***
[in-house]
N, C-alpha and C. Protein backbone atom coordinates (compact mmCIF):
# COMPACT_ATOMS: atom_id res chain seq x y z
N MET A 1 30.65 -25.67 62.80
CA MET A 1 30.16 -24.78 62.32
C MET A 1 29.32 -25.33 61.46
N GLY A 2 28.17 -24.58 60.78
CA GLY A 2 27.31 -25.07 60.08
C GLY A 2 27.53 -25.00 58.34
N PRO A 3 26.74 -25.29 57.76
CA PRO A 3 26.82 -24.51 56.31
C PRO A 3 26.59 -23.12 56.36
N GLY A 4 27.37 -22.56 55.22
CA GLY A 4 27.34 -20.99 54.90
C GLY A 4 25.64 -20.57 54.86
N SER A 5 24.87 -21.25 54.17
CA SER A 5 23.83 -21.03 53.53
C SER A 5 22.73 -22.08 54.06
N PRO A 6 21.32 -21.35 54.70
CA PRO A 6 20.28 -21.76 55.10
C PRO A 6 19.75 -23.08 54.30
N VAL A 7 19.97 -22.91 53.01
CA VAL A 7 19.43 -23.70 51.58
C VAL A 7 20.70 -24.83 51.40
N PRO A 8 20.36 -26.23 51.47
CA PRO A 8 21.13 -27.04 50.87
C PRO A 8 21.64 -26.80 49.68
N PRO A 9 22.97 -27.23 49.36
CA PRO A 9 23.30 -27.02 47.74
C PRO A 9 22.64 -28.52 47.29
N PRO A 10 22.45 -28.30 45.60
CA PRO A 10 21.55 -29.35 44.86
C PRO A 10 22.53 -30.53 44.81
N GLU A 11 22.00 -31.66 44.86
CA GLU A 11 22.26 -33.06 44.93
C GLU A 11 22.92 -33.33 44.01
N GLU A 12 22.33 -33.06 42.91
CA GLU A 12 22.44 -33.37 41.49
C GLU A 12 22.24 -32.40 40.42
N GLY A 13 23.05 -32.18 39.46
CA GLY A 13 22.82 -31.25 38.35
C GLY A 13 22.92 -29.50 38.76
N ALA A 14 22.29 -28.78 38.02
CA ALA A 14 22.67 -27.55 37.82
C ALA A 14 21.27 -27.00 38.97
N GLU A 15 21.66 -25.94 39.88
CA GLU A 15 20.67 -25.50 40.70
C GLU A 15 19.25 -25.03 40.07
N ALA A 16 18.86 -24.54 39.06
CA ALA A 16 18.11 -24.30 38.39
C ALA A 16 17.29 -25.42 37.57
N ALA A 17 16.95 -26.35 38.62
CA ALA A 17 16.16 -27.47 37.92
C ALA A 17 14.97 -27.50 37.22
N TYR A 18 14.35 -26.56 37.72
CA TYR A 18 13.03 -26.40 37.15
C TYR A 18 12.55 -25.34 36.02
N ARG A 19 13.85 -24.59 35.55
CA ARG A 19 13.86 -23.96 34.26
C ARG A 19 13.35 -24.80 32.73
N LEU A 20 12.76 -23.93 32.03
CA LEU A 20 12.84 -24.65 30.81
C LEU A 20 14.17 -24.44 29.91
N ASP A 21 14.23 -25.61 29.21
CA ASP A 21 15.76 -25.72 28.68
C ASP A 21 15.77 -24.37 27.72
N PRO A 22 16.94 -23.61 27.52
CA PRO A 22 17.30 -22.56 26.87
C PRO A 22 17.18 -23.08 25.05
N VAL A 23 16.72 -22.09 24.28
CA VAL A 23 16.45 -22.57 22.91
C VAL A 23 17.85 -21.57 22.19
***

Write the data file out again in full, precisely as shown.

[in-house]
N, C-alpha and C. Protein backbone atom coordinates (compact mmCIF):
# COMPACT_ATOMS: atom_id res chain seq x y z
N MET A 1 30.65 -25.67 62.80
CA MET A 1 30.16 -24.78 62.32
C MET A 1 29.32 -25.33 61.46
N GLY A 2 28.17 -24.58 60.78
CA GLY A 2 27.31 -25.07 60.08
C GLY A 2 27.53 -25.00 58.34
N PRO A 3 26.74 -25.29 57.76
CA PRO A 3 26.82 -24.51 56.31
C PRO A 3 26.59 -23.12 56.36
N GLY A 4 27.37 -22.56 55.22
CA GLY A 4 27.34 -20.99 54.90
C GLY A 4 25.64 -20.57 54.86
N SER A 5 24.87 -21.25 54.17
CA SER A 5 23.83 -21.03 53.53
C SER A 5 22.73 -22.08 54.06
N PRO A 6 21.32 -21.35 54.70
CA PRO A 6 20.28 -21.76 55.10
C PRO A 6 19.75 -23.08 54.30
N VAL A 7 19.97 -22.91 53.01
CA VAL A 7 19.43 -23.70 51.58
C VAL A 7 20.70 -24.83 51.40
N PRO A 8 20.36 -26.23 51.47
CA PRO A 8 21.13 -27.04 50.87
C PRO A 8 21.64 -26.80 49.68
N PRO A 9 22.97 -27.23 49.36
CA PRO A 9 23.30 -27.02 47.74
C PRO A 9 22.64 -28.52 47.29
N PRO A 10 22.45 -28.30 45.60
CA PRO A 10 21.55 -29.35 44.86
C PRO A 10 22.53 -30.53 44.81
N GLU A 11 22.00 -31.66 44.86
CA GLU A 11 22.26 -33.06 44.93
C GLU A 11 22.92 -33.33 44.01
N GLU A 12 22.33 -33.06 42.91
CA GLU A 12 22.44 -33.37 41.49
C GLU A 12 22.24 -32.40 40.42
N GLY A 13 23.05 -32.18 39.46
CA GLY A 13 22.82 -31.25 38.35
C GLY A 13 22.92 -29.50 38.76
N ALA A 14 22.29 -28.78 38.02
CA ALA A 14 22.67 -27.55 37.82
C ALA A 14 21.27 -27.00 38.97
N GLU A 15 21.66 -25.94 39.88
CA GLU A 15 20.67 -25.50 40.70
C GLU A 15 19.25 -25.03 40.07
N ALA A 16 18.86 -24.54 39.06
CA ALA A 16 18.11 -24.30 38.39
C ALA A 16 17.29 -25.42 37.57
N ALA A 17 16.95 -26.35 38.62
CA ALA A 17 16.16 -27.47 37.92
C ALA A 17 14.97 -27.50 37.22
N TYR A 18 14.35 -26.56 37.72
CA TYR A 18 13.03 -26.40 37.15
C TYR A 18 12.55 -25.34 36.02
N ARG A 19 13.85 -24.59 35.55
CA ARG A 19 13.86 -23.96 34.26
C ARG A 19 13.35 -24.80 32.73
N LEU A 20 12.76 -23.93 32.03
CA LEU A 20 12.84 -24.65 30.81
C LEU A 20 14.17 -24.44 29.91
N ASP A 21 14.23 -25.61 29.21
CA ASP A 21 15.76 -25.72 28.68
C ASP A 21 15.77 -24.37 27.72
N PRO A 22 16.94 -23.61 27.52
CA PRO A 22 17.30 -22.56 26.87
C PRO A 22 17.18 -23.08 25.05
N VAL A 23 16.72 -22.09 24.28
CA VAL A 23 16.45 -22.57 22.91
C VAL A 23 17.85 -21.57 22.19